rate so our base return rate in the model here   is 50 percent um okay so let's put in 
some other return rates so 30 40 50 60 70   80 percent and let's say 90 percent probably 
anything higher than that is is ridiculous   and then second we have advertising so our base 
advertising in year two is four hundred thousand   um and now let's basically show like a range of 
situations because they say at what return rate   and advertising spend could you become profitable 
in year two so we don't know if that means hey   what if we spent less could we be profitable 
what if we spent more could we be profitable   so here you can see that i'm just showing sort of 
a a range from one hundred thousand all the way to   seven hundred thousand okay now highlight the 
entire table including the rows the columns and   your linked cell go to the data tab click 
what-if analysis and then click data table   now it says row input cell this is the assumption 
that we are modeling in the row so that's the   return rate in year two column input cell this is 
the advertising spend in year two so now click ok   okay so what exactly are we seeing here so these 
are all of the different operating profits that we   would have at these different combinations of 
variables so here at an 80 percent return rate   and 500 000 in advertising spend we 
would have 159 000 in operating profit   and at a forty percent return rate and 
two hundred thousand in advertising spend   we would have uh negative two hundred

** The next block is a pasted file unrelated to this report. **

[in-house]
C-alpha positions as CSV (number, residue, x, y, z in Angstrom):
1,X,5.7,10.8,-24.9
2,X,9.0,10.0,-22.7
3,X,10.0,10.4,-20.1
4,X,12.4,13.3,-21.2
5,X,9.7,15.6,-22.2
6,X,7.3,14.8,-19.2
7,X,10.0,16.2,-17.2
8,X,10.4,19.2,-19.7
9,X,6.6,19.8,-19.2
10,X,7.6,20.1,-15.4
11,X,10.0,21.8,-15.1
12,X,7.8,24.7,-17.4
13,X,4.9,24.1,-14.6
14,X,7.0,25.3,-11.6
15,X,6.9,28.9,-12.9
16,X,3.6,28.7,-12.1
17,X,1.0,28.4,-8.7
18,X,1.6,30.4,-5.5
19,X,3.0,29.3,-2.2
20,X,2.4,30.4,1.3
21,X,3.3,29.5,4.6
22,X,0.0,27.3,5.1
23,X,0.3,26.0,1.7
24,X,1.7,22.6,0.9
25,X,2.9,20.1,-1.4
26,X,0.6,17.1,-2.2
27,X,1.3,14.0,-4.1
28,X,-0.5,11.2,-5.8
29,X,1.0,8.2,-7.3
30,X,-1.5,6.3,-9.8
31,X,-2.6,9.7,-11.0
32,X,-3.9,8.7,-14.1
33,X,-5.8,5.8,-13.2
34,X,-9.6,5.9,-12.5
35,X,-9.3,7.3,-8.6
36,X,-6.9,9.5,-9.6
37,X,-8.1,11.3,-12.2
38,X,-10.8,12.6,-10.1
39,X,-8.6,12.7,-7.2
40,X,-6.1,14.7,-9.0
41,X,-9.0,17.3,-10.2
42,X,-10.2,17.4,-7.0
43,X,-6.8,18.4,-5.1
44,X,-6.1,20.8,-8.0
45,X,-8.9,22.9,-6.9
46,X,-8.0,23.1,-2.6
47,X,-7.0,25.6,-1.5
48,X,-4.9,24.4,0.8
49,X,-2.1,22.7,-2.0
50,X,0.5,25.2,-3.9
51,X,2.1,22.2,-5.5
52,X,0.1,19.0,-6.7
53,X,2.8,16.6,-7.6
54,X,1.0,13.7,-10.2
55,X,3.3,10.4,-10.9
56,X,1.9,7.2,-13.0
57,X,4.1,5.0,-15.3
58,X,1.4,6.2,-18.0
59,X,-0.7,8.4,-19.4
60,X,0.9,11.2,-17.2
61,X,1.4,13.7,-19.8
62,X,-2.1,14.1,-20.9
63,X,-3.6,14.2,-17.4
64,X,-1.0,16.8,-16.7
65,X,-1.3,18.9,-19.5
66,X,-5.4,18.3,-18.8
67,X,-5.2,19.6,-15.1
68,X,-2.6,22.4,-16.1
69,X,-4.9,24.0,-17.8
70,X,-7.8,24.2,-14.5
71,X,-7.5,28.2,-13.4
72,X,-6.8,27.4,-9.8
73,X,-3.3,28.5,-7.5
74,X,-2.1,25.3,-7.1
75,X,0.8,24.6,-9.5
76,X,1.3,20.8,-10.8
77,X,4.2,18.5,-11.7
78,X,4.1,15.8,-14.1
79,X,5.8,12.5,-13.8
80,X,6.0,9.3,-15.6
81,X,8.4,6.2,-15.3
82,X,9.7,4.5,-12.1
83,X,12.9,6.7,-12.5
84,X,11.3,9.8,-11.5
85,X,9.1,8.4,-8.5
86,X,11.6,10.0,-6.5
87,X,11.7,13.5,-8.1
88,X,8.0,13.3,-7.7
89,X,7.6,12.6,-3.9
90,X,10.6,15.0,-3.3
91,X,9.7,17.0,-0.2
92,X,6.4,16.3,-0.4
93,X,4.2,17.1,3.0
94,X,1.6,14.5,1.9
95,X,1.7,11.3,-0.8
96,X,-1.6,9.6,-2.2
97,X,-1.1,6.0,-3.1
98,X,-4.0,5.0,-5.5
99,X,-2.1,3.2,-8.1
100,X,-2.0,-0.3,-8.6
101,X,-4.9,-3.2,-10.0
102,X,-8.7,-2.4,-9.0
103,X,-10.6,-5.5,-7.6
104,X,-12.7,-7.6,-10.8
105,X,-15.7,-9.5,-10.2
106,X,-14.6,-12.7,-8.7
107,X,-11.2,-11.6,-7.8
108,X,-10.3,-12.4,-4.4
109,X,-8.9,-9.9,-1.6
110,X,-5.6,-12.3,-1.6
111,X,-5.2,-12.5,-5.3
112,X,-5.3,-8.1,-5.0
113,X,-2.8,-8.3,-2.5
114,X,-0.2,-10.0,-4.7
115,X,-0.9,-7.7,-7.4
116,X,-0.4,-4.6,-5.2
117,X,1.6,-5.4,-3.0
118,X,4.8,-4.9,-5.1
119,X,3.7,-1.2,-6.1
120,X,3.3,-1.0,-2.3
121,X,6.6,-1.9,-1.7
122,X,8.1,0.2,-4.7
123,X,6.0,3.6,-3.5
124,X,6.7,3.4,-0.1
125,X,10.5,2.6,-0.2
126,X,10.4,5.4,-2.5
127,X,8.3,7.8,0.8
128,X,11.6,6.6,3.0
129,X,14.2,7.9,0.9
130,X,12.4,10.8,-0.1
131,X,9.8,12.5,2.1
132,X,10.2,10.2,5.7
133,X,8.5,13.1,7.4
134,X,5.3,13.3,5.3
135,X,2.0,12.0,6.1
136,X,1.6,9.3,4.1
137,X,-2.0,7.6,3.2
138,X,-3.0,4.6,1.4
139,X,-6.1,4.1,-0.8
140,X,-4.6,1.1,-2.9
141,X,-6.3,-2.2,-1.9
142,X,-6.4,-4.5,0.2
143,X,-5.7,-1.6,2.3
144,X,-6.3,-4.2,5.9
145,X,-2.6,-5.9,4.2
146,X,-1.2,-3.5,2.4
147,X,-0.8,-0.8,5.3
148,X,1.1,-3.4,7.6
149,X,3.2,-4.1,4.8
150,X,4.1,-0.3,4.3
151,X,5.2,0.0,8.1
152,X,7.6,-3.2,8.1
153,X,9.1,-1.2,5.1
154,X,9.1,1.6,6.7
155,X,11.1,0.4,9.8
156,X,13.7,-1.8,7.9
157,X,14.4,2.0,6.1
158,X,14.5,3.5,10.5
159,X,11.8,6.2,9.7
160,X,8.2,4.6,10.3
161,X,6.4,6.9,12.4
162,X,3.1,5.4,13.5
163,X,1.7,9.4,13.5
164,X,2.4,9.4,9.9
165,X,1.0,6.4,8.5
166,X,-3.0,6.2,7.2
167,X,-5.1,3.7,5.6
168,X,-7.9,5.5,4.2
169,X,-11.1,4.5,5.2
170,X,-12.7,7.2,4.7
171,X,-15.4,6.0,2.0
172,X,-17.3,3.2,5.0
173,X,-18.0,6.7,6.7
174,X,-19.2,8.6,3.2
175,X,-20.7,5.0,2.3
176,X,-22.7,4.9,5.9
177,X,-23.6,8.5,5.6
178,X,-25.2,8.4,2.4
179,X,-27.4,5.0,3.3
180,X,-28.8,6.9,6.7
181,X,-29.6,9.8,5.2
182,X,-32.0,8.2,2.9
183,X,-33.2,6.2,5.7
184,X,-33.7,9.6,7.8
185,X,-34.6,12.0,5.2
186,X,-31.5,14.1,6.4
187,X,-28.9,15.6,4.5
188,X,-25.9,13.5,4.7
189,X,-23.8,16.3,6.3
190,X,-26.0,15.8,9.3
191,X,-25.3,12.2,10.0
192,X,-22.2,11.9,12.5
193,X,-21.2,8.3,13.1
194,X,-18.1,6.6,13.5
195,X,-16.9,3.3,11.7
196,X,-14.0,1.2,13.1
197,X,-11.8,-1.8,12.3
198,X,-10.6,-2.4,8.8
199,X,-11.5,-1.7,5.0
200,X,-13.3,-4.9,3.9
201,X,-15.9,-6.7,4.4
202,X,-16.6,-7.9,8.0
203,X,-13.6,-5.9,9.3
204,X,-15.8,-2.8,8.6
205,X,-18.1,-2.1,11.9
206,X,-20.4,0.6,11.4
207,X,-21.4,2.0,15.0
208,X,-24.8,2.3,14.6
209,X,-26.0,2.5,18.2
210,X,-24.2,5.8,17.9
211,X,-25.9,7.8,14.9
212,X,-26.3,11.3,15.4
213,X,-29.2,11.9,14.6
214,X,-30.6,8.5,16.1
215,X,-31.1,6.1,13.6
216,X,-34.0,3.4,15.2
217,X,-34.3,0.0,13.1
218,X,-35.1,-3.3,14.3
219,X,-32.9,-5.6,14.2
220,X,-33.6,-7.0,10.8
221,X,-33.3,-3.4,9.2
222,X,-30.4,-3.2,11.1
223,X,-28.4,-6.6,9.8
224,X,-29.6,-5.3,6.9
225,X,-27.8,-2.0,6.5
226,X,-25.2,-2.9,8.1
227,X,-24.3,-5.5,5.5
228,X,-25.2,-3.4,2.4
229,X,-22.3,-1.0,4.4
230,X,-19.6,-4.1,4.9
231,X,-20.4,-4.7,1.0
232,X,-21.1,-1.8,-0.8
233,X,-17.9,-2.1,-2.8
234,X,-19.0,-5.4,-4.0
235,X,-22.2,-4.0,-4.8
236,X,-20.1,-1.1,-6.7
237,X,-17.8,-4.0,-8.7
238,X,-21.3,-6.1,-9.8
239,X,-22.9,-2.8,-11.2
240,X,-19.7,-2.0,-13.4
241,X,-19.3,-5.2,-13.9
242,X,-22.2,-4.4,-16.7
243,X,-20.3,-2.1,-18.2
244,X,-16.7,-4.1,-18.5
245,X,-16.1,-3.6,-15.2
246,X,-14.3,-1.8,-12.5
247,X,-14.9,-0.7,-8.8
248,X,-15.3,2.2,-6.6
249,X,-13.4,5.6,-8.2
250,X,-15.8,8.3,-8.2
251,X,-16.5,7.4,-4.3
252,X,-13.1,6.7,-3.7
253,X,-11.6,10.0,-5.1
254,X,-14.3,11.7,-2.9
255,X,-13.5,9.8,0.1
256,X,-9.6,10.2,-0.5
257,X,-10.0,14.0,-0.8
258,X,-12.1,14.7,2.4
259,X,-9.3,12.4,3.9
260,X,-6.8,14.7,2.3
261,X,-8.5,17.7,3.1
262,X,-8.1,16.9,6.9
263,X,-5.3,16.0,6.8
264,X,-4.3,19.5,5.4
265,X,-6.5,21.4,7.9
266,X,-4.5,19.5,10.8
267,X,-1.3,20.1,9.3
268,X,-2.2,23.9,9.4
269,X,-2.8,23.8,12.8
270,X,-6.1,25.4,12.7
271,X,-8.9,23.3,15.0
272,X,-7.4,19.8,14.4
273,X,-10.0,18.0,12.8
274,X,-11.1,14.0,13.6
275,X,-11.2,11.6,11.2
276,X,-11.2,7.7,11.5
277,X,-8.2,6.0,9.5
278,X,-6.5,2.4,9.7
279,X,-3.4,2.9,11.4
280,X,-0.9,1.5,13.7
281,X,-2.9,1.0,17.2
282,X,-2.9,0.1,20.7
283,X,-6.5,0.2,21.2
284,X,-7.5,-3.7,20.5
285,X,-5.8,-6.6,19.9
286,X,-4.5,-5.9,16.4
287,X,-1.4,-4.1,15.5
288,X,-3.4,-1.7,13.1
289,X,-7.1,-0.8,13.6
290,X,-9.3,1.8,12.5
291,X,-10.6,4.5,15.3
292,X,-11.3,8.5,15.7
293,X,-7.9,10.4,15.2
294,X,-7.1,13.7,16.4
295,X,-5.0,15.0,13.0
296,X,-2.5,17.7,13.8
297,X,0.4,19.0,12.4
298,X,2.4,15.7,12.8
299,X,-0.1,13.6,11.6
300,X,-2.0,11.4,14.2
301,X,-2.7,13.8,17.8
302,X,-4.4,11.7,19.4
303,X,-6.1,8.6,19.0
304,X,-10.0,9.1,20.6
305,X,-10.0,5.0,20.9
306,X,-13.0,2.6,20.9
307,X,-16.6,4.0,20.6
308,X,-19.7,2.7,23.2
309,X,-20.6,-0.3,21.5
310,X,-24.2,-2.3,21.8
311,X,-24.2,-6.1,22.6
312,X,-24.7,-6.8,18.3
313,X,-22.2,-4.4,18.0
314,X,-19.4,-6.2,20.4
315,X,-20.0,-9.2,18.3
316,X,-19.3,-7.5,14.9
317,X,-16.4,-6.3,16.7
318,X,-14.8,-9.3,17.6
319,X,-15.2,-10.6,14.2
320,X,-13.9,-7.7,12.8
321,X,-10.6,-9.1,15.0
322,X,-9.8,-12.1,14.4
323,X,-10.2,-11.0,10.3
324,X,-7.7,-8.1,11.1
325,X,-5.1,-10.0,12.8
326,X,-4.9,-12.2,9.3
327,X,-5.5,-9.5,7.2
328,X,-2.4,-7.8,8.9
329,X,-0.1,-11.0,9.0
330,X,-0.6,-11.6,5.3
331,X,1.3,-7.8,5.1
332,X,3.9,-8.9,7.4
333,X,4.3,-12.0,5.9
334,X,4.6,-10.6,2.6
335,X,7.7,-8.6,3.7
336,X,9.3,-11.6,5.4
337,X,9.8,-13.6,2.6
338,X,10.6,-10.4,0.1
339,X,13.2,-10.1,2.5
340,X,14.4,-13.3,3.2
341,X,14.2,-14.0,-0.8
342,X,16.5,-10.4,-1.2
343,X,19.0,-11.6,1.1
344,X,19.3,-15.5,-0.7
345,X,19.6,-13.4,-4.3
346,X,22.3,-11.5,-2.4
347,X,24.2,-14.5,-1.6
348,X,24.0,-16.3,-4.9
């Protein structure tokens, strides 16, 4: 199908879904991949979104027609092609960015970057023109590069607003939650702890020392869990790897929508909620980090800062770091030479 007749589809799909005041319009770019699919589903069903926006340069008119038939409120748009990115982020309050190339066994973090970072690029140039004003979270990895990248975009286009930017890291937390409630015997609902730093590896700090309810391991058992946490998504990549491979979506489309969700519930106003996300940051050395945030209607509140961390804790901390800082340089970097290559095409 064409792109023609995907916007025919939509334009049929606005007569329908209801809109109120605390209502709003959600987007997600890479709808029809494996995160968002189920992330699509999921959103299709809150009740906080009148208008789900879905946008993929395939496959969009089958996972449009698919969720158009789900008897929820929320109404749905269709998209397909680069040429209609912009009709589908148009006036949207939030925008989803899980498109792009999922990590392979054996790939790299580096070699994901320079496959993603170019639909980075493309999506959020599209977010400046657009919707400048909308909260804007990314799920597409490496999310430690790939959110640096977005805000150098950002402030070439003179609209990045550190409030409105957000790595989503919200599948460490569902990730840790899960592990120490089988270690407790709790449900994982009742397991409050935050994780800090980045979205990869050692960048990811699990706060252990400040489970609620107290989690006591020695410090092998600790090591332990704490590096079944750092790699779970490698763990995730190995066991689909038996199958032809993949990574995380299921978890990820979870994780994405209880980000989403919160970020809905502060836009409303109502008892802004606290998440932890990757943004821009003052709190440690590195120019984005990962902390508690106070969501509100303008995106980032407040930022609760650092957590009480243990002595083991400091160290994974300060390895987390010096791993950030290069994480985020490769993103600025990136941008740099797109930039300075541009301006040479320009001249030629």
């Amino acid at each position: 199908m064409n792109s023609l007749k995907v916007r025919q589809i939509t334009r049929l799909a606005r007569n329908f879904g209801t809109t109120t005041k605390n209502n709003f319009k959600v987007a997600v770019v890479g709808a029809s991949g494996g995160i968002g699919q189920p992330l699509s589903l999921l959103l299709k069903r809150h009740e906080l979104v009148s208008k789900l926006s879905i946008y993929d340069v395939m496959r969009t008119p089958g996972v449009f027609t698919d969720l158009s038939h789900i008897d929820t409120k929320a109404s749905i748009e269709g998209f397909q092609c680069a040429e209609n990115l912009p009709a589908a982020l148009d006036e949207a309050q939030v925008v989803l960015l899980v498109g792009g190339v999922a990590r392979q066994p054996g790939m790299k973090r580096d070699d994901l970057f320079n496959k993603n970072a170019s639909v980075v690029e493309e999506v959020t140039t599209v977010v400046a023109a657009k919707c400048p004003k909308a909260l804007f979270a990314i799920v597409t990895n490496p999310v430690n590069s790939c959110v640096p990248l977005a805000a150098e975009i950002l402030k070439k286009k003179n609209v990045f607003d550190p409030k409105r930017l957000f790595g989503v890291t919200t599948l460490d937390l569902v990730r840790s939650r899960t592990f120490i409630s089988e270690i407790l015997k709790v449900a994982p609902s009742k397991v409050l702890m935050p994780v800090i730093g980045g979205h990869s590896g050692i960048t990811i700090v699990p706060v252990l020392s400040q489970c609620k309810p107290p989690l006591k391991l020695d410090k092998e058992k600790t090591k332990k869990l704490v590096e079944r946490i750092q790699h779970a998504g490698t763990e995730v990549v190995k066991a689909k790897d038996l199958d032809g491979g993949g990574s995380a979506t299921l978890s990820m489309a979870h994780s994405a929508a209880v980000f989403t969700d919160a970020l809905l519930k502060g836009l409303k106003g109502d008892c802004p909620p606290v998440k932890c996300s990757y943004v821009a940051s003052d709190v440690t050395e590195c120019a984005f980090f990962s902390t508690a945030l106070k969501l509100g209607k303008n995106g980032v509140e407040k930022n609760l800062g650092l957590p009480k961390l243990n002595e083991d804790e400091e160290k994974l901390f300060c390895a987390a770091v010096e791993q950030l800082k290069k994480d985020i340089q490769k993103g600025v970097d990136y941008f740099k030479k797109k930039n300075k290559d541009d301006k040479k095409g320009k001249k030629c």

and thirteen thousand in operating profit   so what is this basically telling us well i think 
the main thing it's telling us is that uh we're   not going to be breaking even in year two so 
we would have to go back to our investors and   say look we've done the analysis but i don't 
think this business can break even in year two   maybe it can break even in year three we should 
look at that so that leads to the next question   question two so they say okay fine year three 
okay what if you lowered your cost of goods sold   and you also did a lot more advertising in 
year two do you think by year three you could   get profitable if you spent a lot more in ads 
in year two and you got a lot of new customers   into the business in the second year which then 
became returning customers in the third year okay   so this is a little complicated but it's a 
perfect situation for a sensitivity table   so i'm just going to copy down my 
format because i can reuse some of this   i'm going to delete the inside of the table and